As a political issue, medical marijuana is as hot as any issue I have seen in Florida in many years.
That is clear to me after attending two recent forums on the topic in the Tampa Bay region – at the Manatee Tiger Bay Club in Bradenton and at the Sarasota Tiger Bay Club. So be prepared for passionate debate when the Institute for strategic Policy Solutions presents its forum on April 17th at the Seminole campus of SPC. The forum, titled “Medical Marijuana: Should Florida Go to Pot?”, will be a program of the Institute’s Village Square series, and advance registration for the dinner event is required (at spcollege.edu/solutions).
The Sarasota Tiger Bay Club debate on Feb. 12 featured Orlando attorney John Morgan arguing for passage of a constitutional amendment legalizing marijuana for medicinal purposes and Sarasota County Sheriff Tom Knight arguing against passage. Morgan is head of Morgan and Morgan, the personal-injury law firm whose “if you or someone in your family has been injured” commercials are seemingly everywhere on local TV. He is also the attorney who personally bankrolled the initiative petition campaign that helped put the medical marijuana issue on the Florida ballot this November.
Morgan said his passion for legalizing marijuana for medical purposes began with his father’s cancer and his brother’s spinal cord injury. His father was in “unbelievable pain” and had lost his appetite. Like many cancer patients, he was “wasting away,” Morgan said. After Morgan procured some marijuana for his father, his appetite returned and his pain was greatly relieved, he said. As for his brother Tim, who became a quadriplegic after a diving accident, marijuana relieved “uncontrollable spasms” and pain, the attorney said.
Sheriff Knight warned that legalization of marijuana would “have significant negative consequences” in three areas: Greater access to pot by teens, increased crime, and reduced quality of life, including lowering of property values. This has been the consequence of legalizing the drug in California, said Knight, displaying a map of Anaheim with 43 red dots representing medical marijuana dispensaries spread out across a community of 325,000. Sarasota, with a population of 375,000, could see a similar proliferation of pot dispensaries, likening them to the “pill mills” that sprang up to provide prescriptions for Oxycontin pain pills until Florida cracked down two years ago. Knight warned that children would be able to access these dispensaries without a prescription and without their parents’ consent, points that Morgan refuted. Florida would only have as many dispensaries as the state Legislature allows, he said, adding that Florida will learn from California’s mistakes.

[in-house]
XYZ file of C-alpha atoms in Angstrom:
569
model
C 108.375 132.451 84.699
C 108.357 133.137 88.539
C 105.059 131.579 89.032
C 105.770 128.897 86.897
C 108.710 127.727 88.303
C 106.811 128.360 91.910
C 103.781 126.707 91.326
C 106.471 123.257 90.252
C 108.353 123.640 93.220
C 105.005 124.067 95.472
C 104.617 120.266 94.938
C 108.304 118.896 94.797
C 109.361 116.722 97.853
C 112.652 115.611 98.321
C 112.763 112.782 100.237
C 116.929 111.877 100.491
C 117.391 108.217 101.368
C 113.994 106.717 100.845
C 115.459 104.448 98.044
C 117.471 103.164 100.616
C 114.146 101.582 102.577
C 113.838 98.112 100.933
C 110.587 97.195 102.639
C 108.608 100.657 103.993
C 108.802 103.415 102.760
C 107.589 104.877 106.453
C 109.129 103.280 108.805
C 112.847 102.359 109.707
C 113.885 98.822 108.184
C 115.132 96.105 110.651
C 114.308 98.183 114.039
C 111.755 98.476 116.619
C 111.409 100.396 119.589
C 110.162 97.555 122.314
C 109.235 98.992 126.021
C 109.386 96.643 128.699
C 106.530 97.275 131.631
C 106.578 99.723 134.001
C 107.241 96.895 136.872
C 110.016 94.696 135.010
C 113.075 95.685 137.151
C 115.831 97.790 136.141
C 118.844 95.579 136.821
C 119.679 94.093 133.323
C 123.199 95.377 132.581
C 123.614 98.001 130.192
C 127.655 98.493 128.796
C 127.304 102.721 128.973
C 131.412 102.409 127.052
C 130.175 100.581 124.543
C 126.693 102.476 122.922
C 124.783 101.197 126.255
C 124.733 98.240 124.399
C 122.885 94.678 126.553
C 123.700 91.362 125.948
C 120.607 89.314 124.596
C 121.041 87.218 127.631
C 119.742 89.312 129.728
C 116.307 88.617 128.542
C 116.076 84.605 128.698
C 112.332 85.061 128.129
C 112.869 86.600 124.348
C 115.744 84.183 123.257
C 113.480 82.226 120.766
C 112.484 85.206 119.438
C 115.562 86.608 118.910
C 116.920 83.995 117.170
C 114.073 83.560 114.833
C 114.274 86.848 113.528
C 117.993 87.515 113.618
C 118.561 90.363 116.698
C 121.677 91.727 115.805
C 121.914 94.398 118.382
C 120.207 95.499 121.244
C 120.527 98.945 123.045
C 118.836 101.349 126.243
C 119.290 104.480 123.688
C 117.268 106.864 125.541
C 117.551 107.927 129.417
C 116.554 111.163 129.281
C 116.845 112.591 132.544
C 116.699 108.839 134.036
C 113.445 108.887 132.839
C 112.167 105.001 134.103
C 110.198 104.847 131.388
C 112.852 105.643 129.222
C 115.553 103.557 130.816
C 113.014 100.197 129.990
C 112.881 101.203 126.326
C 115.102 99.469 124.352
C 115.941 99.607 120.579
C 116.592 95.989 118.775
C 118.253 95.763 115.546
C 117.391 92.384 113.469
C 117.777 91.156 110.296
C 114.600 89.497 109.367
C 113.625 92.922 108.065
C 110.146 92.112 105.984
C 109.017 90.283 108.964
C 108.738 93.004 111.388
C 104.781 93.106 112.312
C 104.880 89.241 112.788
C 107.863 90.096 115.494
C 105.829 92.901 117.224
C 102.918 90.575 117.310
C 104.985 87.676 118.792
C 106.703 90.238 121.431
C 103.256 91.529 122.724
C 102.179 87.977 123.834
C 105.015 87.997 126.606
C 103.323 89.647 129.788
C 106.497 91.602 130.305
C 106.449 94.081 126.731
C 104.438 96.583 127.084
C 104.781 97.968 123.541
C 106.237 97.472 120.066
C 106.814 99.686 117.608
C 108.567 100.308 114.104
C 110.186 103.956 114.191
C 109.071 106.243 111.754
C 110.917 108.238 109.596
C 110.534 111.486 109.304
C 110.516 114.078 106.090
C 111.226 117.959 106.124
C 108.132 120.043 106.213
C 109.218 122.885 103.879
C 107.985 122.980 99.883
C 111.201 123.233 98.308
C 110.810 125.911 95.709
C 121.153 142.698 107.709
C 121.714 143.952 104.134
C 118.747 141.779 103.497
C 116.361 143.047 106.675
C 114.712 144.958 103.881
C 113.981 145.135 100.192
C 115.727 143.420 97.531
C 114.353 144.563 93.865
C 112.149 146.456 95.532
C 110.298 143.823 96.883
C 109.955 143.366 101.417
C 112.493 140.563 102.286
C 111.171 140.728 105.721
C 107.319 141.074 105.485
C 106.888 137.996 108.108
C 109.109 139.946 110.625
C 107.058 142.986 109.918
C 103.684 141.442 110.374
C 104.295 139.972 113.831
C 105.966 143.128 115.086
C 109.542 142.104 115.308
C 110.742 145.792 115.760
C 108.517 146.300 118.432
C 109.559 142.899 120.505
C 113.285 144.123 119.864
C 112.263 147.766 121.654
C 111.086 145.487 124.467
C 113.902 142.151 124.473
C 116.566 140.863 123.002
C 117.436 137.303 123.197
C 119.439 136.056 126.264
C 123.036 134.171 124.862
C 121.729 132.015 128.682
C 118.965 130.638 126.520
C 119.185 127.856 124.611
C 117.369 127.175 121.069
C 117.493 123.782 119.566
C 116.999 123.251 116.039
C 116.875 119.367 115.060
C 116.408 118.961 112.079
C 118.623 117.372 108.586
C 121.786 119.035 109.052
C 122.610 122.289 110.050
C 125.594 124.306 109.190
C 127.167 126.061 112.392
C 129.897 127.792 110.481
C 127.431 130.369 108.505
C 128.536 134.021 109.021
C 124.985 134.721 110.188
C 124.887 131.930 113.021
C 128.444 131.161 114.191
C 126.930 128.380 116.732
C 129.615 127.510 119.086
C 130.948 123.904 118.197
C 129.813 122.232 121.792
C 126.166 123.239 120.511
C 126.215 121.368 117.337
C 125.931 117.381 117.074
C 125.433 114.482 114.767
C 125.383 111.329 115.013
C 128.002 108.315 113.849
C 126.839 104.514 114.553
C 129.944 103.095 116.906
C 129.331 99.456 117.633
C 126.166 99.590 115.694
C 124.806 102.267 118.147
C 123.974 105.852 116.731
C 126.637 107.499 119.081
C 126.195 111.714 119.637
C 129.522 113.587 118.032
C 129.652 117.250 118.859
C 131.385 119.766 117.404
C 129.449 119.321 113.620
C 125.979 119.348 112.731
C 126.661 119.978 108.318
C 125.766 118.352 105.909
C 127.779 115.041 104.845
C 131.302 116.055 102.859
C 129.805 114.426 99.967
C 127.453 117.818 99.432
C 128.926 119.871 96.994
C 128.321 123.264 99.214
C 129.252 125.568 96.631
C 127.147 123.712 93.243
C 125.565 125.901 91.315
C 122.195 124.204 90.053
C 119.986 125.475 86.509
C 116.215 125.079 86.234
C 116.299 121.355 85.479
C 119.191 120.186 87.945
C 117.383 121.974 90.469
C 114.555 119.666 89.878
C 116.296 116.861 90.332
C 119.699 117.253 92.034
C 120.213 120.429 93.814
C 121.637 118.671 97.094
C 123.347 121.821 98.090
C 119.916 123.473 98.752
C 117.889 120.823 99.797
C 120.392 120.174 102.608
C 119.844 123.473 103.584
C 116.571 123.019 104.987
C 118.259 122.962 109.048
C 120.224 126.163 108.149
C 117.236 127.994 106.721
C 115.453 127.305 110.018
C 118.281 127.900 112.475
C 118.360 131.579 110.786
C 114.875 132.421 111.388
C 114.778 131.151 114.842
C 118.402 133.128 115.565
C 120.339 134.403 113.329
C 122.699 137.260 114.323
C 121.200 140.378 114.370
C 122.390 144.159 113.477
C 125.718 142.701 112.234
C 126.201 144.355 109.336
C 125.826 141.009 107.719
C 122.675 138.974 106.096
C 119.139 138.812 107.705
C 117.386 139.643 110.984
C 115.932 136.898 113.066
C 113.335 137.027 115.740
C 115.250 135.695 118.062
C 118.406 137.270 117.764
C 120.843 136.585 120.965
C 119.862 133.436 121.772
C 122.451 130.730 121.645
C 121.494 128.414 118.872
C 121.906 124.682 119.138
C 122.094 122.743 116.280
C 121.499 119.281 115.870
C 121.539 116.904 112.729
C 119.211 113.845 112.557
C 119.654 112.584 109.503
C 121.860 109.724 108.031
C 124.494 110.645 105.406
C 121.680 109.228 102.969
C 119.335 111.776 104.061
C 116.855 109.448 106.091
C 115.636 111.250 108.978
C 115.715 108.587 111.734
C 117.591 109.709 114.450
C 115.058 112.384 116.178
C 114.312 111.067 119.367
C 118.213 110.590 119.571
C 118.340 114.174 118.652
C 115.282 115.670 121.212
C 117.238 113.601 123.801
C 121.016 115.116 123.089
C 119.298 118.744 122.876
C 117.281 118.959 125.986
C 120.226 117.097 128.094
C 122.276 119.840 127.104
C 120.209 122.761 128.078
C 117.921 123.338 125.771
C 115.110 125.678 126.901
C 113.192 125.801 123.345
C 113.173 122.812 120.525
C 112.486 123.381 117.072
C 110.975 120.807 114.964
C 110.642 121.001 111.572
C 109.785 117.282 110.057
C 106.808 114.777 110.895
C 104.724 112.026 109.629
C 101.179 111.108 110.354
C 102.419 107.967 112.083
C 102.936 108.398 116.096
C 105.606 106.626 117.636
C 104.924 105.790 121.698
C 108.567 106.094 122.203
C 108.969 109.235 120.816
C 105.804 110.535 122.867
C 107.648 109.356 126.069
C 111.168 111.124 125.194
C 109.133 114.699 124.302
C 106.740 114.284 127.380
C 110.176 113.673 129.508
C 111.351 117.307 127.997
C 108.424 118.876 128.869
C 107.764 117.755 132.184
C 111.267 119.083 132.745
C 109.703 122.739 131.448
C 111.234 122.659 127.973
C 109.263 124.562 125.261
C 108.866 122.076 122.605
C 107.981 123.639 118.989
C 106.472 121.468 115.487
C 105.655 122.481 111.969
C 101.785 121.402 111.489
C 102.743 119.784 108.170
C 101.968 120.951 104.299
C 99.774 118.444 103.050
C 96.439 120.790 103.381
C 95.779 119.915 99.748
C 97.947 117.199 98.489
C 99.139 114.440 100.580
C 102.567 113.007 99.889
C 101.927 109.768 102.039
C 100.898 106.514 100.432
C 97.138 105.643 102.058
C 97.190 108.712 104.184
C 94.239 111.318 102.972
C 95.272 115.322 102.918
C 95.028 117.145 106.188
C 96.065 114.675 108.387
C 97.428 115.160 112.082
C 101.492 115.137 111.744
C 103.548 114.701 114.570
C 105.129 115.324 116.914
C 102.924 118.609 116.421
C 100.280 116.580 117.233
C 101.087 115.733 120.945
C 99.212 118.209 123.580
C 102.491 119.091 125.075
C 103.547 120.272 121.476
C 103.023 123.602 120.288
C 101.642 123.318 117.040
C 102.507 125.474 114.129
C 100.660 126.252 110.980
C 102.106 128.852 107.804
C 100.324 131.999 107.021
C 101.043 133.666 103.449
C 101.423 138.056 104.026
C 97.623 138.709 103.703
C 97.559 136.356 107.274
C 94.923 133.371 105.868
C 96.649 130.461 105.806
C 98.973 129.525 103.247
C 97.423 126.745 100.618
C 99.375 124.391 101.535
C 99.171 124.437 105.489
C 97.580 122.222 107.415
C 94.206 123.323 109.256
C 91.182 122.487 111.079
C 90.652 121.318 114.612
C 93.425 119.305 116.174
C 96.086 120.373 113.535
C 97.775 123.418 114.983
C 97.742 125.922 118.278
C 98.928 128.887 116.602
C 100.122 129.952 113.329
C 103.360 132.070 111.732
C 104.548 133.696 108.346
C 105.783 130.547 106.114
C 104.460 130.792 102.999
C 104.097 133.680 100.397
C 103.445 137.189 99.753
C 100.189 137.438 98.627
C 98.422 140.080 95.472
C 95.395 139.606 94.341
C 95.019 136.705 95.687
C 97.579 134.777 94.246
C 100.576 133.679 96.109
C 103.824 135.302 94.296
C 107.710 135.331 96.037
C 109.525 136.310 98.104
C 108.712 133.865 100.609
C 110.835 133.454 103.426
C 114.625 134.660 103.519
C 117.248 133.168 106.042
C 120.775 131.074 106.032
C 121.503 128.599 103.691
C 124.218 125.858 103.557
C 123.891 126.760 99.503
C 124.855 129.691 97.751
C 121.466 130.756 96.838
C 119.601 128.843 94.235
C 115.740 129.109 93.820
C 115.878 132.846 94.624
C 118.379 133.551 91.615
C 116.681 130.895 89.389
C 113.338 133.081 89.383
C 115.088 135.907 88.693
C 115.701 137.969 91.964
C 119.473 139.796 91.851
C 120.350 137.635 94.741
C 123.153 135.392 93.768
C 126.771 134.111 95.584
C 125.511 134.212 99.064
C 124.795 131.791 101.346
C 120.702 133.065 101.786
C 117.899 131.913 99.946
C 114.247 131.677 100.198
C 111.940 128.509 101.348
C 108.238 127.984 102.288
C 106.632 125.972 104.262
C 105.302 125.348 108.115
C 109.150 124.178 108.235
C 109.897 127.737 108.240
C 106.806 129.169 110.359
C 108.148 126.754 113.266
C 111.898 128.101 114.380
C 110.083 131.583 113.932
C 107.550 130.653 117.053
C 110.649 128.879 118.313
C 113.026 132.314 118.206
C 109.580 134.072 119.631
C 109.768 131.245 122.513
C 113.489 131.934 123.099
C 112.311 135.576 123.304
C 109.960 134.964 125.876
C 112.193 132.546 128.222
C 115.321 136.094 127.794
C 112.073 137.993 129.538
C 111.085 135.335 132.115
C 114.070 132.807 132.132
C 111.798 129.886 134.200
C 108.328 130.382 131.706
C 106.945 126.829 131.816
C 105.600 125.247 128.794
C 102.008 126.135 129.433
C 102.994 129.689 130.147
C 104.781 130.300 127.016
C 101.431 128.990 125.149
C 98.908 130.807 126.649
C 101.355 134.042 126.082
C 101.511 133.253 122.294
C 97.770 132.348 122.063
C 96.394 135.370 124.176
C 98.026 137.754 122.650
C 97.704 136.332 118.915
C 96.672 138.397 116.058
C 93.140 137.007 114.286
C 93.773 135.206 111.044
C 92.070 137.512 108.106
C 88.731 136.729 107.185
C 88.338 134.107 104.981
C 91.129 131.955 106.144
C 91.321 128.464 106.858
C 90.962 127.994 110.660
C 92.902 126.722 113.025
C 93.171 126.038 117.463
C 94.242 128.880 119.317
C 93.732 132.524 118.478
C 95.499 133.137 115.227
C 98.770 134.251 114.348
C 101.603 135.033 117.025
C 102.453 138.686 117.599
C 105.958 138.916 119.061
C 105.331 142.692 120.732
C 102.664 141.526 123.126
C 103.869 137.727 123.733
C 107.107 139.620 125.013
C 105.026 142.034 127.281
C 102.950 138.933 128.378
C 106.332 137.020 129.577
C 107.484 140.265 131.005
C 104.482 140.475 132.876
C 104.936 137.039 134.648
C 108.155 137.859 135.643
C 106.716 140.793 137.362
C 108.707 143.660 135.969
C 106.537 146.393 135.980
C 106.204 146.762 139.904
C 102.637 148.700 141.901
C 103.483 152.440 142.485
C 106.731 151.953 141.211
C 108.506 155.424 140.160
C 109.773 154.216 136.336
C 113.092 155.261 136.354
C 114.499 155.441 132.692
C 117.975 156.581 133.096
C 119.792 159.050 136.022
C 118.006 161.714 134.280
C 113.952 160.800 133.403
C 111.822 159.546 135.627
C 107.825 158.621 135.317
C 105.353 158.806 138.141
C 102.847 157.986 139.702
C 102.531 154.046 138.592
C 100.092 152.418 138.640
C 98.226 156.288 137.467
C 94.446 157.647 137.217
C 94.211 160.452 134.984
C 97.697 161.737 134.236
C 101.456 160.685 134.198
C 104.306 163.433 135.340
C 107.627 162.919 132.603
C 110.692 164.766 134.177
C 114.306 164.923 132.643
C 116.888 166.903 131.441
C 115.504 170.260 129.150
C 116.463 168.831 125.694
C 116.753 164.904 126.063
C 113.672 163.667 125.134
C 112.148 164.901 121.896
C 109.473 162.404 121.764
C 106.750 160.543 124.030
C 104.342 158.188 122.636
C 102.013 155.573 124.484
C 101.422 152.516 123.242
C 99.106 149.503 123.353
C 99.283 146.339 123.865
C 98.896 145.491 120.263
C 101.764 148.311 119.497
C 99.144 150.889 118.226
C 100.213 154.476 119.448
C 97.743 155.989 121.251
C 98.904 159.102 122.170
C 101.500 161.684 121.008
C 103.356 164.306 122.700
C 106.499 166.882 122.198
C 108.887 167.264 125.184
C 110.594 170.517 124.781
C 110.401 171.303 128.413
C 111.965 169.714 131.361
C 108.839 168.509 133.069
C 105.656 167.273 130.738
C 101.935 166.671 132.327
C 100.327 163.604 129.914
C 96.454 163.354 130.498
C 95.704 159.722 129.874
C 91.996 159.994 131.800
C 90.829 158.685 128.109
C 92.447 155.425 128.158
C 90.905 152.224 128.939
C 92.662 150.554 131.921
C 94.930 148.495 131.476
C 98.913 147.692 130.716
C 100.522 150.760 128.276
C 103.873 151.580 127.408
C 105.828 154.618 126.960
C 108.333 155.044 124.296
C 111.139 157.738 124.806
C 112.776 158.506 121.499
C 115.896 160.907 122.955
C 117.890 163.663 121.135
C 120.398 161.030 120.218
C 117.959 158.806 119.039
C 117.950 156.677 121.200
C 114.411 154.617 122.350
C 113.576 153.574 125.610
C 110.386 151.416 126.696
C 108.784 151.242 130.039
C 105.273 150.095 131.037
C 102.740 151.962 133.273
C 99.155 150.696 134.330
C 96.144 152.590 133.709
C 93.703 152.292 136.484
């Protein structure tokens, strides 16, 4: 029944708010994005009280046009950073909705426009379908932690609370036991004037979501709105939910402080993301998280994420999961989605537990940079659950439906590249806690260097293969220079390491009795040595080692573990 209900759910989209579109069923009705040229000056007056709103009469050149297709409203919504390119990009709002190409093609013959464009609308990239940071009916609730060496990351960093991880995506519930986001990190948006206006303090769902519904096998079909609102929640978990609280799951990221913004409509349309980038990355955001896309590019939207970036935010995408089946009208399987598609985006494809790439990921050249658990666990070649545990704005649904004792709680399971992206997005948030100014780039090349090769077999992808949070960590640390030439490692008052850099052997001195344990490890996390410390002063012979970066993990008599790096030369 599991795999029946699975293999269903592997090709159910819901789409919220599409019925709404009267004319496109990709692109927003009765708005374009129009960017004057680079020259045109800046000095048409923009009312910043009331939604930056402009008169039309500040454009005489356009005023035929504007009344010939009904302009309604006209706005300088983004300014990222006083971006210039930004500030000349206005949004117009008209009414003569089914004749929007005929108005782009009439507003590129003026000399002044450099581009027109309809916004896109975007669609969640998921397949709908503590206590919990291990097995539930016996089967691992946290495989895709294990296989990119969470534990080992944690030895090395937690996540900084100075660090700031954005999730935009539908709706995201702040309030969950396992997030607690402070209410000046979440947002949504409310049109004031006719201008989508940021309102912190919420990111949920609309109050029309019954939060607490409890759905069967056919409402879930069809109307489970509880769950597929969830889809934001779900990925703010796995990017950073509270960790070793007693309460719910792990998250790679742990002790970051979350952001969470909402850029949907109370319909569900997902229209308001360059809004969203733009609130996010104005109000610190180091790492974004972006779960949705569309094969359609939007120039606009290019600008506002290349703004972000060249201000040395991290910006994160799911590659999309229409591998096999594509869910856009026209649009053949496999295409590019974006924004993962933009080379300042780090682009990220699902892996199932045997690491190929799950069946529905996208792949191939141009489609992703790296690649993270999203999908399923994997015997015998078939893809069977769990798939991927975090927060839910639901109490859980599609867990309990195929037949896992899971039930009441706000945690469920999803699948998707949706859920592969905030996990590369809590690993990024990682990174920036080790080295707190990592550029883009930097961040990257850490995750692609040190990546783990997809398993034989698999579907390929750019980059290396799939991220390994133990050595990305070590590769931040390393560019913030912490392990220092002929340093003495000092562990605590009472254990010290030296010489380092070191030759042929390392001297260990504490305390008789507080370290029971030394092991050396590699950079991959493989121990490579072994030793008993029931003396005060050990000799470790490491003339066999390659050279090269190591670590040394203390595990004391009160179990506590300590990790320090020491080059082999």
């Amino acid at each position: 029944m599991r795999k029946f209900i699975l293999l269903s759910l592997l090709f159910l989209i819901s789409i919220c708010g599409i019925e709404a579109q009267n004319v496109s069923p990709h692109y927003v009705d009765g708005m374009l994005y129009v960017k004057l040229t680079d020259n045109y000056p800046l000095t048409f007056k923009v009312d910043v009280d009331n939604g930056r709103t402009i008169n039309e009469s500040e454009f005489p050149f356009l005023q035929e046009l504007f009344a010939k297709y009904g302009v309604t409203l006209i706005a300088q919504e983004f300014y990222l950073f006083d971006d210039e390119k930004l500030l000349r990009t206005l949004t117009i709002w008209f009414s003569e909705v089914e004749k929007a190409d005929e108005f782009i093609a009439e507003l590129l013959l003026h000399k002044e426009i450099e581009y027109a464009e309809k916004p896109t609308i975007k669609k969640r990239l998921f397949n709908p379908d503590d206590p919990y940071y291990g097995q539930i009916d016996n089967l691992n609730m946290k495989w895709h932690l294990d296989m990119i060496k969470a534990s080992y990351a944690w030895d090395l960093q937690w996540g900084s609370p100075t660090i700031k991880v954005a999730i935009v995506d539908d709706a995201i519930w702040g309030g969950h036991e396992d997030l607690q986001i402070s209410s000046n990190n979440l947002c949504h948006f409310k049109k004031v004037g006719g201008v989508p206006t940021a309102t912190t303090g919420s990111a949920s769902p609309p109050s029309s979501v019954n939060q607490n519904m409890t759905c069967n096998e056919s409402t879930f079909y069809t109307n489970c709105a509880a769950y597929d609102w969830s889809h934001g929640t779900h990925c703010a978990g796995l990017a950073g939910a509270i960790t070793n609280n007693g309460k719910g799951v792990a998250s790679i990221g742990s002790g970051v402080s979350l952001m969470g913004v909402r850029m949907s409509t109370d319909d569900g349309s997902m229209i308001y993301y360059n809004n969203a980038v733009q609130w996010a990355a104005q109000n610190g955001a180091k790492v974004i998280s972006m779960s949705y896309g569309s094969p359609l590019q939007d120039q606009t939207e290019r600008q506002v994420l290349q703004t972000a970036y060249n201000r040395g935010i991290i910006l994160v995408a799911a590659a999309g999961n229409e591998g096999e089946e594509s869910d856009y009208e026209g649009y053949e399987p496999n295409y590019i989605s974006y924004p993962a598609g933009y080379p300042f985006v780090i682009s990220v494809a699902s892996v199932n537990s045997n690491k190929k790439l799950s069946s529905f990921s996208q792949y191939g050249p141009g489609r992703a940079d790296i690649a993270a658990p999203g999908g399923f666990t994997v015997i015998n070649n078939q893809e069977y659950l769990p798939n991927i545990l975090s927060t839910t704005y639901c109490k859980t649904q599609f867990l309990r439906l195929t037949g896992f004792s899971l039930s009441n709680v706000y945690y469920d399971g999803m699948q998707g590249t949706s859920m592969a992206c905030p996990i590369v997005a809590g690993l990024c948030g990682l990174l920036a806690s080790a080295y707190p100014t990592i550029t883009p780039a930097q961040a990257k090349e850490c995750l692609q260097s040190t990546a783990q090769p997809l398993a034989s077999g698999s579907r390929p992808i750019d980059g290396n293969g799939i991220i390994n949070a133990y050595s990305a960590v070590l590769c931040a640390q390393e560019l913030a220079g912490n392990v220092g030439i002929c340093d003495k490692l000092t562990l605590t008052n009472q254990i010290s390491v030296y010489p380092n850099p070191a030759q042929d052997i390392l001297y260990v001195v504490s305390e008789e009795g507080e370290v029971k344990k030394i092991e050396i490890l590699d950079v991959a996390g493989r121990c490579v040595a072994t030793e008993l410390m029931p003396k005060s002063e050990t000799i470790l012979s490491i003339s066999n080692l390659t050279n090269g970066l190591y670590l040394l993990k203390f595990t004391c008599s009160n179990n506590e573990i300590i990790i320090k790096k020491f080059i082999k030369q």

The marijuana available today is three times more potent than it was 20 years ago, Knight said, and is highly addictive. One in six persons who try marijuana as teens will become addicted, he said. Morgan argued that many legal drugs approved by the U.S. Food and Drug Administration are also highly addictive and far more dangerous than pot, citing Oxycontin, Xanax, Percocet, Ativan and Adderall in scathing attacks on the FDA.
“I don’t know why God put this plant (marijuana) onto this Earth for us, but He did,” Morgan said. “And it works. For a lot of really sick people, it works.” Countered Knight: “I am scared to death of a crime wave,” citing the lure of the cash-only dispensaries to the criminal element, including Columbian cartels.
The Manatee Tiger Bay debate featured similar warnings from Dr. Jessica Spencer, an addiction specialist, and Dr. Fabian Ramos, a physician specializing in pain relief. The pro side was represented by Cathy Jordan, who uses marijuana to ease the pain and health issues associated with ALS disease, and Donnie Clark, a farmer who served time in prison in the ‘80s and ‘90s for growing marijuana. Dr. Spencer said marijuana is more dangerous to smoke than tobacco, and said she considers medical marijuana as “a stalking horse” for full legalization of the drug for recreational purposes, not just medicine. She cited statistics about the negative effects of marijuana use on job performance, absentee rates and increased incidence of impaired driving. Dr. Ramos also worried about the dispensaries becoming versions of the “pill mills” that prescribed pain pills for virtually any complaint, and repeated Sheriff Knight’s concern about teen access to pot and higher crime rates because of the cash-only nature of medical marijuana sales.
Mrs. Jordan spoke of the therapeutic effects of marijuana to relieve her ALS symptoms, and Clark advocated growing marijuana as a cash crop to enhance agricultural profits – not for ingesting purposes, but for production into hemp, a natural fiber.
The Institute’s debate on April 17 will feature similar lively exchanges, with plenty of opportunity for audience participation. Watch for details to come soon.
Institute for Strategic Policy Solutions